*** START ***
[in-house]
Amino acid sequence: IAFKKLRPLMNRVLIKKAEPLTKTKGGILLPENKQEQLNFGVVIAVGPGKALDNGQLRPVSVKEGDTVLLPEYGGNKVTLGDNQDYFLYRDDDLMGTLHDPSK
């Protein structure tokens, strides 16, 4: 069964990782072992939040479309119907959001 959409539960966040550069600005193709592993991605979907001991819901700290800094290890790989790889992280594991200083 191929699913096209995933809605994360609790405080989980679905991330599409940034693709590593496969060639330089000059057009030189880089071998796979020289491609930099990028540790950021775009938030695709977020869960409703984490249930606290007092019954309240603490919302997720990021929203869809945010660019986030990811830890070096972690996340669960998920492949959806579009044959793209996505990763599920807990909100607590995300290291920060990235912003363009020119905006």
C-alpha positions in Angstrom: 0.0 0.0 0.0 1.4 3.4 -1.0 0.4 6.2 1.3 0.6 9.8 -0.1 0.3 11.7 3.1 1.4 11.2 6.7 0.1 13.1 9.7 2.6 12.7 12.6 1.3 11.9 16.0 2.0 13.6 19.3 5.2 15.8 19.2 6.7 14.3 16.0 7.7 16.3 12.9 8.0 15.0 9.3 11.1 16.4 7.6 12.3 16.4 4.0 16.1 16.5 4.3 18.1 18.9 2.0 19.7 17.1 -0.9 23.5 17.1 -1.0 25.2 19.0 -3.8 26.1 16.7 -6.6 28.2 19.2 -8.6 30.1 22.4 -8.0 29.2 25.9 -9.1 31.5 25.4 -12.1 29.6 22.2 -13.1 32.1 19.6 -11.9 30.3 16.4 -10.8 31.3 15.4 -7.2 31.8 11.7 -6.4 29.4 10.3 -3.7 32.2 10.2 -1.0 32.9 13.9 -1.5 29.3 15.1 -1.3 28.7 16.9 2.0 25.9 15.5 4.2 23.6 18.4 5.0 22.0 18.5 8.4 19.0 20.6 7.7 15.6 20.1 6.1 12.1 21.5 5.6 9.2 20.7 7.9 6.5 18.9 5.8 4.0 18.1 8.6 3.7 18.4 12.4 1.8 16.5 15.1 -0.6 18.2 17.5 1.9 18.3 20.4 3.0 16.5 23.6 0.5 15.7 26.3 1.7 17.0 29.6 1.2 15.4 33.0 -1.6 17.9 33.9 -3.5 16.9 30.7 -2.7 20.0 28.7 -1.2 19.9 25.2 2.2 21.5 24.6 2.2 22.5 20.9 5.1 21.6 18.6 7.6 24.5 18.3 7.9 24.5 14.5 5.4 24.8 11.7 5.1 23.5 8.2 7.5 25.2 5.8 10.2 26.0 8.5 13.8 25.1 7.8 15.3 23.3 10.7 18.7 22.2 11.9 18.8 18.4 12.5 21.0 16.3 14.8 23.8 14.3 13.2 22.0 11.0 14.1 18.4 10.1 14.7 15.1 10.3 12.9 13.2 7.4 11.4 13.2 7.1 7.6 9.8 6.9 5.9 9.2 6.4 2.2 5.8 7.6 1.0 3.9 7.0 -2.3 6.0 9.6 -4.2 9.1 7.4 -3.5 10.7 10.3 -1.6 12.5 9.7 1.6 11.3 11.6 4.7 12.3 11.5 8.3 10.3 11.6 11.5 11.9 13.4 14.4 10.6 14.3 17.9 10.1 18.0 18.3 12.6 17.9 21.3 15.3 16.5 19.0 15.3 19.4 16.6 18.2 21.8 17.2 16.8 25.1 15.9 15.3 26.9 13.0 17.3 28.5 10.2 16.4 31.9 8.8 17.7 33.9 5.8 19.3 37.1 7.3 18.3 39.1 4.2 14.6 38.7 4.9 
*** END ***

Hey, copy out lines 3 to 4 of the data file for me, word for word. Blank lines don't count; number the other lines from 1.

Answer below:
């Protein structure tokens, strides 16, 4: 069964990782072992939040479309119907959001 959409539960966040550069600005193709592993991605979907001991819901700290800094290890790989790889992280594991200083 191929699913096209995933809605994360609790405080989980679905991330599409940034693709590593496969060639330089000059057009030189880089071998796979020289491609930099990028540790950021775009938030695709977020869960409703984490249930606290007092019954309240603490919302997720990021929203869809945010660019986030990811830890070096972690996340669960998920492949959806579009044959793209996505990763599920807990909100607590995300290291920060990235912003363009020119905006």
C-alpha positions in Angstrom: 0.0 0.0 0.0 1.4 3.4 -1.0 0.4 6.2 1.3 0.6 9.8 -0.1 0.3 11.7 3.1 1.4 11.2 6.7 0.1 13.1 9.7 2.6 12.7 12.6 1.3 11.9 16.0 2.0 13.6 19.3 5.2 15.8 19.2 6.7 14.3 16.0 7.7 16.3 12.9 8.0 15.0 9.3 11.1 16.4 7.6 12.3 16.4 4.0 16.1 16.5 4.3 18.1 18.9 2.0 19.7 17.1 -0.9 23.5 17.1 -1.0 25.2 19.0 -3.8 26.1 16.7 -6.6 28.2 19.2 -8.6 30.1 22.4 -8.0 29.2 25.9 -9.1 31.5 25.4 -12.1 29.6 22.2 -13.1 32.1 19.6 -11.9 30.3 16.4 -10.8 31.3 15.4 -7.2 31.8 11.7 -6.4 29.4 10.3 -3.7 32.2 10.2 -1.0 32.9 13.9 -1.5 29.3 15.1 -1.3 28.7 16.9 2.0 25.9 15.5 4.2 23.6 18.4 5.0 22.0 18.5 8.4 19.0 20.6 7.7 15.6 20.1 6.1 12.1 21.5 5.6 9.2 20.7 7.9 6.5 18.9 5.8 4.0 18.1 8.6 3.7 18.4 12.4 1.8 16.5 15.1 -0.6 18.2 17.5 1.9 18.3 20.4 3.0 16.5 23.6 0.5 15.7 26.3 1.7 17.0 29.6 1.2 15.4 33.0 -1.6 17.9 33.9 -3.5 16.9 30.7 -2.7 20.0 28.7 -1.2 19.9 25.2 2.2 21.5 24.6 2.2 22.5 20.9 5.1 21.6 18.6 7.6 24.5 18.3 7.9 24.5 14.5 5.4 24.8 11.7 5.1 23.5 8.2 7.5 25.2 5.8 10.2 26.0 8.5 13.8 25.1 7.8 15.3 23.3 10.7 18.7 22.2 11.9 18.8 18.4 12.5 21.0 16.3 14.8 23.8 14.3 13.2 22.0 11.0 14.1 18.4 10.1 14.7 15.1 10.3 12.9 13.2 7.4 11.4 13.2 7.1 7.6 9.8 6.9 5.9 9.2 6.4 2.2 5.8 7.6 1.0 3.9 7.0 -2.3 6.0 9.6 -4.2 9.1 7.4 -3.5 10.7 10.3 -1.6 12.5 9.7 1.6 11.3 11.6 4.7 12.3 11.5 8.3 10.3 11.6 11.5 11.9 13.4 14.4 10.6 14.3 17.9 10.1 18.0 18.3 12.6 17.9 21.3 15.3 16.5 19.0 15.3 19.4 16.6 18.2 21.8 17.2 16.8 25.1 15.9 15.3 26.9 13.0 17.3 28.5 10.2 16.4 31.9 8.8 17.7 33.9 5.8 19.3 37.1 7.3 18.3 39.1 4.2 14.6 38.7 4.9 